Karachi,Pakistan,By Saba Imtiaz,September,13,2015:-The ads are a staple of Pakistani television: footage of water gushing through dams, farmers standing in green fields, a girl using a computer. At the end, the red, white and blue logo of an aid organization flashes on the screen with its slogan, “from the American people.”
The organization behind the Urdu-language ads, the United States Agency for International Development, or U.S.A.I.D., has been operating in Pakistan for more than a decade, disbursing billions of dollars. But critics say the aid has had minimal impact on the ground.
Critics accuse the agency of taking on projects with little consideration for local priorities and being over-reliant on American contractors with little development experience. At the same time, they say, much of the aid money goes toward administrative costs, and large amounts have been siphoned off by Pakistani subcontractors who fail to complete work or return raw material.
A recent lawsuit against the agency highlighted the challenges and image problem it faces in a country where American aid is often viewed with suspicion, and countries like China have been making inroads with their own programs. The case, filed in Peshawar, in northern Pakistan, by three lawyers seeking the payment of legal fees from the aid agency, accused it of abandoning the recovery of United States taxpayer money from a former contractor.
Documents and correspondence filed by the lawyers lay bare the money and equipment that went to waste in a project in Pakistan’s insurgency-hit tribal areas. One subcontractor finished only two of 12 irrigation channels he was supposed to build. Another did not return more than $27,000 worth of construction material to U.S.A.I.D., and demanded nearly $30,000 in rental charges for equipment, though there was no proof of any machinery on site.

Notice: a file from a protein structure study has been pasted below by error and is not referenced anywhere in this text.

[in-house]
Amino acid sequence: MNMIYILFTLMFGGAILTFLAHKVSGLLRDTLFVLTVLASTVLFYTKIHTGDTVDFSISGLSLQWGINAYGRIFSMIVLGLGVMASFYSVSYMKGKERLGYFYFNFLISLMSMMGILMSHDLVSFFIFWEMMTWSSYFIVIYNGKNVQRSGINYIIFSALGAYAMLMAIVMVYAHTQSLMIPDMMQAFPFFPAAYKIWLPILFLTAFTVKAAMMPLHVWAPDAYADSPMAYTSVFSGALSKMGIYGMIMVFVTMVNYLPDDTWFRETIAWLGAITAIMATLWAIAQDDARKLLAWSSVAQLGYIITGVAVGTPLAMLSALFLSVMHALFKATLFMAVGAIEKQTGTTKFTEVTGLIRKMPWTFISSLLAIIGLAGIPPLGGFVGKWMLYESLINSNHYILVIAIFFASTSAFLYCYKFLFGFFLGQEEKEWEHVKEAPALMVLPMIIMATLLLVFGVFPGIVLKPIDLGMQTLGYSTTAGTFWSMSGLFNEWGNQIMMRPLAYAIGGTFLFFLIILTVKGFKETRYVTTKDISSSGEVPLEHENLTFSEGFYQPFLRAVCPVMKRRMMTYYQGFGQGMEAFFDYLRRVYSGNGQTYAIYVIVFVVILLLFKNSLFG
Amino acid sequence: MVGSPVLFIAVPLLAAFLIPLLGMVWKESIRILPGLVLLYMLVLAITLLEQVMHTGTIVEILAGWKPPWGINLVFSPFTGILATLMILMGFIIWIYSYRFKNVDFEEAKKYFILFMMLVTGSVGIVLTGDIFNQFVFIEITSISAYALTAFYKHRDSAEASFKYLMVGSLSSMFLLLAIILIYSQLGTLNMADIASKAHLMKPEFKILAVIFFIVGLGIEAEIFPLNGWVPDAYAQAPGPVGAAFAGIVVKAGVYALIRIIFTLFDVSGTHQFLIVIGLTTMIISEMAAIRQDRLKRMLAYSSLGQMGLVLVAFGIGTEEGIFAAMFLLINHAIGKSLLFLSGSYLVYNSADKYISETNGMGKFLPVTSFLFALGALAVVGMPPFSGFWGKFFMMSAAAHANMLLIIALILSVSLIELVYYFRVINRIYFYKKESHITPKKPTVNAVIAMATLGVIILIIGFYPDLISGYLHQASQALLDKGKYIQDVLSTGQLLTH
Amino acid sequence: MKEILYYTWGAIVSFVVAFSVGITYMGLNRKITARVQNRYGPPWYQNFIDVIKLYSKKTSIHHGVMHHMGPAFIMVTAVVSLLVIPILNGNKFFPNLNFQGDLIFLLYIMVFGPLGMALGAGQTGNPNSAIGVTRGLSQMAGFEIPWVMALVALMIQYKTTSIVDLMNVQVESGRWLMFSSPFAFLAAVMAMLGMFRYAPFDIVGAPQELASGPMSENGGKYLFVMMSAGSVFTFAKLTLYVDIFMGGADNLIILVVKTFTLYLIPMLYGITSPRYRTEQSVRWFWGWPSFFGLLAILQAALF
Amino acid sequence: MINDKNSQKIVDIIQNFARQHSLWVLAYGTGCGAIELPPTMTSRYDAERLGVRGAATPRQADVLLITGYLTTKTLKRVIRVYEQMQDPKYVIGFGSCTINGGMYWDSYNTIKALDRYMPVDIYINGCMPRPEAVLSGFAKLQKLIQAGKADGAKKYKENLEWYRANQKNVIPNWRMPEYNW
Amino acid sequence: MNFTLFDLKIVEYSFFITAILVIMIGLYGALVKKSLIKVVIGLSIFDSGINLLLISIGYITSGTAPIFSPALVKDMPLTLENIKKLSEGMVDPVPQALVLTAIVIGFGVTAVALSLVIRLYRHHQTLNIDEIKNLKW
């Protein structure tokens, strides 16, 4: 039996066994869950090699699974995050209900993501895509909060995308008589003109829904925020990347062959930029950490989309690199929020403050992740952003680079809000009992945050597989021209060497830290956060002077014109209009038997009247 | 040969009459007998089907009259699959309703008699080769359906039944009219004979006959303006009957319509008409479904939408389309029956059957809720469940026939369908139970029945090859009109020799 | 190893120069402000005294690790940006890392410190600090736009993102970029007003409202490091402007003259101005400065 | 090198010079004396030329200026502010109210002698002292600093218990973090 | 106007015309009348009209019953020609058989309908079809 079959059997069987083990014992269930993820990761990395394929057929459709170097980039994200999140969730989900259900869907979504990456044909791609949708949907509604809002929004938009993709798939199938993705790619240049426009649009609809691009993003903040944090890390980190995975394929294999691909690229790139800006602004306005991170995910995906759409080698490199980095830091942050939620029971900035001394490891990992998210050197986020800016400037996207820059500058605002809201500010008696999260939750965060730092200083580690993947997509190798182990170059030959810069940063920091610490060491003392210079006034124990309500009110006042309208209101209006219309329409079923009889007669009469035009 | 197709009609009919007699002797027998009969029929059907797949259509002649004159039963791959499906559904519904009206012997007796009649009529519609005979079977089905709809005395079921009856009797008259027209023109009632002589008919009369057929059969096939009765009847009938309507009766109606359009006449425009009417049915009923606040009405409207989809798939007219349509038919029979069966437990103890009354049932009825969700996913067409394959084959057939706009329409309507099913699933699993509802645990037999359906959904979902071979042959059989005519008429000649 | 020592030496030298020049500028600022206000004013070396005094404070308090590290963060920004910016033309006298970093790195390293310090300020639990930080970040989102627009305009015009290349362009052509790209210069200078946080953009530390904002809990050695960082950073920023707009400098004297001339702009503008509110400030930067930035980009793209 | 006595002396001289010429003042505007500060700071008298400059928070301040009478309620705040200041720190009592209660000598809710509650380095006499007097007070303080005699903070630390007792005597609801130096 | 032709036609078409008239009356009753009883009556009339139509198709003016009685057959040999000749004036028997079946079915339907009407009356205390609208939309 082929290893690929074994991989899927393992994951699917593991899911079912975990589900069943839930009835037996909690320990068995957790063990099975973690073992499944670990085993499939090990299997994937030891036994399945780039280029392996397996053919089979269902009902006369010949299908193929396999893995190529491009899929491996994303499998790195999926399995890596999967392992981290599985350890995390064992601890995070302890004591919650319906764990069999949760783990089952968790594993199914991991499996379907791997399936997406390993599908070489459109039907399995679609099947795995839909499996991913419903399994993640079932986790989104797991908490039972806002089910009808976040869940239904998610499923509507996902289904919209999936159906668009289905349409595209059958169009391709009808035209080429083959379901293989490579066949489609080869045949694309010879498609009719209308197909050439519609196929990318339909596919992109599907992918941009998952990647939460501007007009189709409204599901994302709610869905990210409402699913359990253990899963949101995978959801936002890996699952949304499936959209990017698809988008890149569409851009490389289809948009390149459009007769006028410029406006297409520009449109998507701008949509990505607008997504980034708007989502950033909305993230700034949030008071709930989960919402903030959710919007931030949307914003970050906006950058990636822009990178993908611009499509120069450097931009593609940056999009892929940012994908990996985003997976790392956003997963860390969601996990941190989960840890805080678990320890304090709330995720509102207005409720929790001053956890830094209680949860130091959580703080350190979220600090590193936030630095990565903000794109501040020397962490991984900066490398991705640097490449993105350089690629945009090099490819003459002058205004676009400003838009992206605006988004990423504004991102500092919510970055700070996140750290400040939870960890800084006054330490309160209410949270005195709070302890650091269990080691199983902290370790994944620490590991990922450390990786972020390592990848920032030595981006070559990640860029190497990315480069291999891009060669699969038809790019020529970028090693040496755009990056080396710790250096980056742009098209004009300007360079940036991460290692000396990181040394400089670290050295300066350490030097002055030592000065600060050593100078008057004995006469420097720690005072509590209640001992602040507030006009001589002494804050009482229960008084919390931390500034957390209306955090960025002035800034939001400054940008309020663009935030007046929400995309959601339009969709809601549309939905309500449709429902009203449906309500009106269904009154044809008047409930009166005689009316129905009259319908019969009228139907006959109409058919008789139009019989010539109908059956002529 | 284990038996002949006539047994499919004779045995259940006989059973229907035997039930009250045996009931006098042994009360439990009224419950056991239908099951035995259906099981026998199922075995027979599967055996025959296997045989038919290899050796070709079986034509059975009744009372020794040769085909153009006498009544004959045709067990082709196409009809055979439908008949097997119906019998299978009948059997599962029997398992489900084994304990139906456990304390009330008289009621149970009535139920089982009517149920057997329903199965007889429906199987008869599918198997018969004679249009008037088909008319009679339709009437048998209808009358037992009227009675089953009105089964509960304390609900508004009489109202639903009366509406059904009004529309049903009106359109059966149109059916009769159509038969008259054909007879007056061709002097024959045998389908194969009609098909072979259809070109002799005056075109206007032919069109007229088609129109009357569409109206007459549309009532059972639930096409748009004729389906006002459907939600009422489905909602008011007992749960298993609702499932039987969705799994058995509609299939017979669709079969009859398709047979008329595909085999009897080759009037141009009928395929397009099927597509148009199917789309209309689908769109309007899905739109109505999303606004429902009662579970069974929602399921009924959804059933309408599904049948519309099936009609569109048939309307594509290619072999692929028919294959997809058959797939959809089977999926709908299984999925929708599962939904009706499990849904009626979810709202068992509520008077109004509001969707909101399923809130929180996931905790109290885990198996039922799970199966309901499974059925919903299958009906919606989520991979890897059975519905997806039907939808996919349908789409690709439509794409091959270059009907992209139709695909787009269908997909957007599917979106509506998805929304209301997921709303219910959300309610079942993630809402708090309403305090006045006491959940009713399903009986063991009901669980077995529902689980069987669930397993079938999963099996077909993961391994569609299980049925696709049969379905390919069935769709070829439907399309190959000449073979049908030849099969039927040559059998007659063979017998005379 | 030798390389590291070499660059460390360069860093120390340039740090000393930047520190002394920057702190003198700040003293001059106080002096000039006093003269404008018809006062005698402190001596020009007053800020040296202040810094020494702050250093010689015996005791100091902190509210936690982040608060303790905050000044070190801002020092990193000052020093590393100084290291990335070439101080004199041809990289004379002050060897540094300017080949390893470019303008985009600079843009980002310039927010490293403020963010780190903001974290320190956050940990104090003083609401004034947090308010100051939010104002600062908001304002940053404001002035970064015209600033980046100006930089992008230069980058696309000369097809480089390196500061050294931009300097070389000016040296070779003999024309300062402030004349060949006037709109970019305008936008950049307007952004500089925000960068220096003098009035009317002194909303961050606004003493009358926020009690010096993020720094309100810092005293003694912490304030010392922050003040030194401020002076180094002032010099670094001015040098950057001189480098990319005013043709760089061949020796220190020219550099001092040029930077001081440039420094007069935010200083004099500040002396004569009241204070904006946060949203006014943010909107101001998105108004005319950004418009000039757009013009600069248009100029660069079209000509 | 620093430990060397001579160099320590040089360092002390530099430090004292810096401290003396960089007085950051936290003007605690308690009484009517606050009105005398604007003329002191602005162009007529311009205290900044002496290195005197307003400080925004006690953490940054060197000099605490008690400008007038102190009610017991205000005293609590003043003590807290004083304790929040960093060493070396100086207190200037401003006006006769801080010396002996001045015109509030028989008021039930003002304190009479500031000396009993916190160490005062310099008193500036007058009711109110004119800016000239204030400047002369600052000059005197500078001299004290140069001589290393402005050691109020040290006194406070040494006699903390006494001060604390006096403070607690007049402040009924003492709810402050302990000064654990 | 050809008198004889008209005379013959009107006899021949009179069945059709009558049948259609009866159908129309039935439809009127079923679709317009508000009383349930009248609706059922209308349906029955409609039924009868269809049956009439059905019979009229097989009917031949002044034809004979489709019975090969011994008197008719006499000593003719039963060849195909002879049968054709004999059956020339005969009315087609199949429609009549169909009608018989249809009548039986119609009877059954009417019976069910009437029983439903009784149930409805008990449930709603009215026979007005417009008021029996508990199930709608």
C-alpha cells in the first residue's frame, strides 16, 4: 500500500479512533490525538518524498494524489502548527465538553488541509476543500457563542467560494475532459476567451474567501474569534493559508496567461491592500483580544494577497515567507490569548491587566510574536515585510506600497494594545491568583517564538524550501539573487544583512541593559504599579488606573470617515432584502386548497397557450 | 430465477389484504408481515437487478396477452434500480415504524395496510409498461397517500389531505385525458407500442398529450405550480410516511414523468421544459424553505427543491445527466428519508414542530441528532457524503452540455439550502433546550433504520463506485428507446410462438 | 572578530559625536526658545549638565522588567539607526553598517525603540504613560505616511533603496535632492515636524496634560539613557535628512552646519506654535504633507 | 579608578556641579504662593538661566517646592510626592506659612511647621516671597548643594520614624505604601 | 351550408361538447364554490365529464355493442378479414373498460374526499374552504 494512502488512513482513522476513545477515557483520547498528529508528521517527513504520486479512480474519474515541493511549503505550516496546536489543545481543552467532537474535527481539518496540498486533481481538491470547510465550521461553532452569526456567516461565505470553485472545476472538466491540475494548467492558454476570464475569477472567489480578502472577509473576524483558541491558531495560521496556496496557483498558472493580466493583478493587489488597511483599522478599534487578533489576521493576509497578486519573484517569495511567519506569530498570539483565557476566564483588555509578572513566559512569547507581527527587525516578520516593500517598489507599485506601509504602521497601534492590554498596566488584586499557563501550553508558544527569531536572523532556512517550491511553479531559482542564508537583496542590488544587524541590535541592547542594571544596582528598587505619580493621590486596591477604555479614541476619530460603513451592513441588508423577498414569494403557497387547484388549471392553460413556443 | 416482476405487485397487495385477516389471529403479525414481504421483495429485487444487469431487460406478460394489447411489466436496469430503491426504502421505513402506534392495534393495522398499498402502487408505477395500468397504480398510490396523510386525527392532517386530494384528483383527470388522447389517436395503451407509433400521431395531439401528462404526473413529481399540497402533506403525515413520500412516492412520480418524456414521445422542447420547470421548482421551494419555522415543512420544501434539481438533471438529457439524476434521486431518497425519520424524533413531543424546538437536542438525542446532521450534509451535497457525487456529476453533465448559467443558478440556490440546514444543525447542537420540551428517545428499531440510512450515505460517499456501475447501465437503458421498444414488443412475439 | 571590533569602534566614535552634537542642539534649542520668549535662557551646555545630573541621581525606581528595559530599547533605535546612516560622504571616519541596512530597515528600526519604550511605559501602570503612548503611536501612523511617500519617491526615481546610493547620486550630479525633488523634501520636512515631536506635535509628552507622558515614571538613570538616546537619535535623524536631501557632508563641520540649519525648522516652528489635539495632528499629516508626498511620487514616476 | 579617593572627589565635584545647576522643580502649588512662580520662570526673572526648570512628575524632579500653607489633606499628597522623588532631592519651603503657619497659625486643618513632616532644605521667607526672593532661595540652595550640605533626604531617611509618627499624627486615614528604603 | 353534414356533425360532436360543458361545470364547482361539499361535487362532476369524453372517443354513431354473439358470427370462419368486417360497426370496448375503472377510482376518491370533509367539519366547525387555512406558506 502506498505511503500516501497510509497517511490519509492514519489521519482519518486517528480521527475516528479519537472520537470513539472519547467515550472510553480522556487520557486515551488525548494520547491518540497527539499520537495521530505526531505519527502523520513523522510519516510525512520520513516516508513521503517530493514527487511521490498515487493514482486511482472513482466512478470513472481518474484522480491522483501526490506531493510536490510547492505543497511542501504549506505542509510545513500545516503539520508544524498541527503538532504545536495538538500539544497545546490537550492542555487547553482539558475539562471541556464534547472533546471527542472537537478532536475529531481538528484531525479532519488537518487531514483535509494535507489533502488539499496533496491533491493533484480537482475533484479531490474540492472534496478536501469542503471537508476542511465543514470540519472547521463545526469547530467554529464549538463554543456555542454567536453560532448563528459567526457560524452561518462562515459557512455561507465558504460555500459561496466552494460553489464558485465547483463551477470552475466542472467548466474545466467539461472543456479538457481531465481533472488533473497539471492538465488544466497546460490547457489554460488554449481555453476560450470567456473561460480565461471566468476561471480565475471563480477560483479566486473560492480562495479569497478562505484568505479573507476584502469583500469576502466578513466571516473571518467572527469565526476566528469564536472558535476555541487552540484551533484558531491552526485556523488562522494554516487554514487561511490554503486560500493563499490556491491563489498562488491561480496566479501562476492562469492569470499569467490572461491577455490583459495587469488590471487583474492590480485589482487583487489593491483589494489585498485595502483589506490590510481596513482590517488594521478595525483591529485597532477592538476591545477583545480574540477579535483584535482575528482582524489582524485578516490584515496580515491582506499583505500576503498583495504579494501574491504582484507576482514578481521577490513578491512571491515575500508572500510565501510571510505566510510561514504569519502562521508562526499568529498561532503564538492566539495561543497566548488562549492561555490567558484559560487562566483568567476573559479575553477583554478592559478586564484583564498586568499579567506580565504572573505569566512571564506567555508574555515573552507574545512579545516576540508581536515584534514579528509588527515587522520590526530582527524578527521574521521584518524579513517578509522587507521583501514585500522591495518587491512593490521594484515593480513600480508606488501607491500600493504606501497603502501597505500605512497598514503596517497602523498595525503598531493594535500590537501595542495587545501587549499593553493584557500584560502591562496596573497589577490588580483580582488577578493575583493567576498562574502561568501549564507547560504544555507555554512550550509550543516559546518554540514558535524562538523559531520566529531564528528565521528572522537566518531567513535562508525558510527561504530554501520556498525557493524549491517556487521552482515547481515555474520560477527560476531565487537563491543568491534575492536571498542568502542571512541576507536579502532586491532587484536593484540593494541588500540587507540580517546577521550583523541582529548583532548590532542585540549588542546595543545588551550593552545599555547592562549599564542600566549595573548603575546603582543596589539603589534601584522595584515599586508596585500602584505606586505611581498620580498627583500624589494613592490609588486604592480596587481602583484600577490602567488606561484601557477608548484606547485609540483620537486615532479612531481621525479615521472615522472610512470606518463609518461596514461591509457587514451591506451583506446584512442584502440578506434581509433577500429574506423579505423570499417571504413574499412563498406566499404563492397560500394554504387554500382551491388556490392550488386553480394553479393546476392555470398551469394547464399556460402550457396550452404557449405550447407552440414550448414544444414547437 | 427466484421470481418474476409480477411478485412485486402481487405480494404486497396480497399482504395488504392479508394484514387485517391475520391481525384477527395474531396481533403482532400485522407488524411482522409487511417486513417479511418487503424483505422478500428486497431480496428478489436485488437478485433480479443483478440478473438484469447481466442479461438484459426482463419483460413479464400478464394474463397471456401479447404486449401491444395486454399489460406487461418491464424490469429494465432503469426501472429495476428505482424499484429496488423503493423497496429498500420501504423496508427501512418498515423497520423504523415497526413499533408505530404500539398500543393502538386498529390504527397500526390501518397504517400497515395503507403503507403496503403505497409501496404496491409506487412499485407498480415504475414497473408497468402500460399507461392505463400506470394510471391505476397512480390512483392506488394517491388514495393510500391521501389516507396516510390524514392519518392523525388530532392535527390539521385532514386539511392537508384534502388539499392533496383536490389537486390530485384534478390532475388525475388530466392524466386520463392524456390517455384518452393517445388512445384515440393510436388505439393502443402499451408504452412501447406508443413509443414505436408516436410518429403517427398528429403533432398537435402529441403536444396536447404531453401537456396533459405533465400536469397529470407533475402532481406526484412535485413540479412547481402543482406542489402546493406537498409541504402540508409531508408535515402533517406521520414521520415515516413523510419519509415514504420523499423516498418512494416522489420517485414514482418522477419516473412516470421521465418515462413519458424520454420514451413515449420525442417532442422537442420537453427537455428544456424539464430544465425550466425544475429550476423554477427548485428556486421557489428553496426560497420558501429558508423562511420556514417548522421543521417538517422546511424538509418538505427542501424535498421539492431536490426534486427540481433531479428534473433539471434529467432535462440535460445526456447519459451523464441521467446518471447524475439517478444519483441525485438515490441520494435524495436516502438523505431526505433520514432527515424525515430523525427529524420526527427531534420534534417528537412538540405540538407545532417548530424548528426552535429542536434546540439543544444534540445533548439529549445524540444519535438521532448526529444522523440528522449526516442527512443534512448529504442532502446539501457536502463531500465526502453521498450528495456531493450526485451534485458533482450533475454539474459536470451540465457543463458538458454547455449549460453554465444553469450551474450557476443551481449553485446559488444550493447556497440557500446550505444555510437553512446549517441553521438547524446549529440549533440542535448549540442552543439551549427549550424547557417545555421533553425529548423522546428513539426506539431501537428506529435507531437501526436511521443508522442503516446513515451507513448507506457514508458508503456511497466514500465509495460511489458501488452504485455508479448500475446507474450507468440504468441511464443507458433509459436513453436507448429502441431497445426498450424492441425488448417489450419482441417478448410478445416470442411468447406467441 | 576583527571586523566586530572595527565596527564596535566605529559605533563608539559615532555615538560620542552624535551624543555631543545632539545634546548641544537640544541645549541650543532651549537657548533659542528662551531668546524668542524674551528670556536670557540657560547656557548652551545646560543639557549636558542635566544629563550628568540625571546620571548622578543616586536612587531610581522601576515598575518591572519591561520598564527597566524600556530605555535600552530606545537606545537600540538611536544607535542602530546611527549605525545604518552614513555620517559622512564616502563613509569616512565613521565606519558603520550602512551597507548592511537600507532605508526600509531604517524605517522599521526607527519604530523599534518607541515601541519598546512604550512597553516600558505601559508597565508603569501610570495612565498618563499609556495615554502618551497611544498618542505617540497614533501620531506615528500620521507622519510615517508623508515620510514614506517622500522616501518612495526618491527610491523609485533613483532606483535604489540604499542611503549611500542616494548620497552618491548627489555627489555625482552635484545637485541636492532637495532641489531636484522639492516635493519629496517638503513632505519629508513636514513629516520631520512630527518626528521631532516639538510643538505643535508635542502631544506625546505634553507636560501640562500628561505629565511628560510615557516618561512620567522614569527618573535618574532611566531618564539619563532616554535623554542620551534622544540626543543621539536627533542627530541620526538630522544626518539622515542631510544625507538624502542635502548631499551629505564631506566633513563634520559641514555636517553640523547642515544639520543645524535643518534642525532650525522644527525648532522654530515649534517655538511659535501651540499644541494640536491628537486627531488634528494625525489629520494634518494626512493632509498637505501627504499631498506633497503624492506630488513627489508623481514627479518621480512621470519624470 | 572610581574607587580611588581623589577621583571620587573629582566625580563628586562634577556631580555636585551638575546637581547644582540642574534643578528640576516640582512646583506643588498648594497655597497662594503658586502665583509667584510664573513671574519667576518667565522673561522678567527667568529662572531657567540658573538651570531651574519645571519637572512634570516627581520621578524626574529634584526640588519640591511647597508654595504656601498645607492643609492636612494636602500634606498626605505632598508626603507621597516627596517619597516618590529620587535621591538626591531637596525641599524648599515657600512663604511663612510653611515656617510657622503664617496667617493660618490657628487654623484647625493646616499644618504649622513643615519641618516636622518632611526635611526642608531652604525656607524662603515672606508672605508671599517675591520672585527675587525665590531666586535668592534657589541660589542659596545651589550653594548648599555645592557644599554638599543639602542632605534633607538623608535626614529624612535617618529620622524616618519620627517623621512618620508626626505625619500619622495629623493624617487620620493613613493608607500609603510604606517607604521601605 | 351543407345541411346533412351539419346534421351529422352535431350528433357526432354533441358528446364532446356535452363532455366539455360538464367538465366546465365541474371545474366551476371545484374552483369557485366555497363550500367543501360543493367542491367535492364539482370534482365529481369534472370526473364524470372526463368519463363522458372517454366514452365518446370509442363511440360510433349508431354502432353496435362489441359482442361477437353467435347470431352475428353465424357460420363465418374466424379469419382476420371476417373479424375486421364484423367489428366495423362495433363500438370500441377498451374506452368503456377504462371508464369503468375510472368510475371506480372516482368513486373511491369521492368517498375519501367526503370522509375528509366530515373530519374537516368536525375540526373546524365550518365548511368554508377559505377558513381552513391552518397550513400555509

Nadeem UL Haque, the former deputy chairman of the Planning Commission, a government agency that oversees development projects, said U.S.A.I.D. had become an “aid-outsourcing agency” and that funds largely flowed back to American contractors instead of to communities.
Despite the widespread criticism about its effectiveness, some experts also acknowledge that the agency has been the victim of anti-Americanism in Pakistan and has failed to promote some of its successes.
“I would not say it’s been a failure — they’ve invested money in energy and education — but because of anti-Americanism and their own inability to effectively communicate, this hasn’t been seen,” said Raza Rumi, a fellow at the National Endowment for Democracy in Washington, who has worked in Pakistan’s development sector. “They’ve spent so much money in F.A.T.A.,” he added, referring to the Federally Administered Tribal Areas of northwest Pakistan. “The reality is no one actually knows the result.”
Officials with the United States Agency for International Development declined repeated requests for comment.
The agency’s recent troubles are just the latest in a series of high-profile missteps for American aid efforts in Pakistan.
An Islamist group that received funding from the State Department to hold an anti-Taliban demonstration also went on to lead rallies in support of a man who assassinated the governor of Punjab Province in 2011.
In 2012, the agency cut funding to a Pakistani theater groupproducing a local version of “Sesame Street” over irregularities in procurements and asked it to return $1.6 million it had been paid. The theater group did not repay the funds or return equipment worth approximately $900,000, according to a report by the agency’s Office of Inspector General.
And in March 2015, an internal audit by the agency of a $102.7 million municipal services program in the province of Khyber Pakhtunkhwa found that the provincial government had worked in only one city of the three districts for which it was granted funds, and had only carried out a handful of activities there.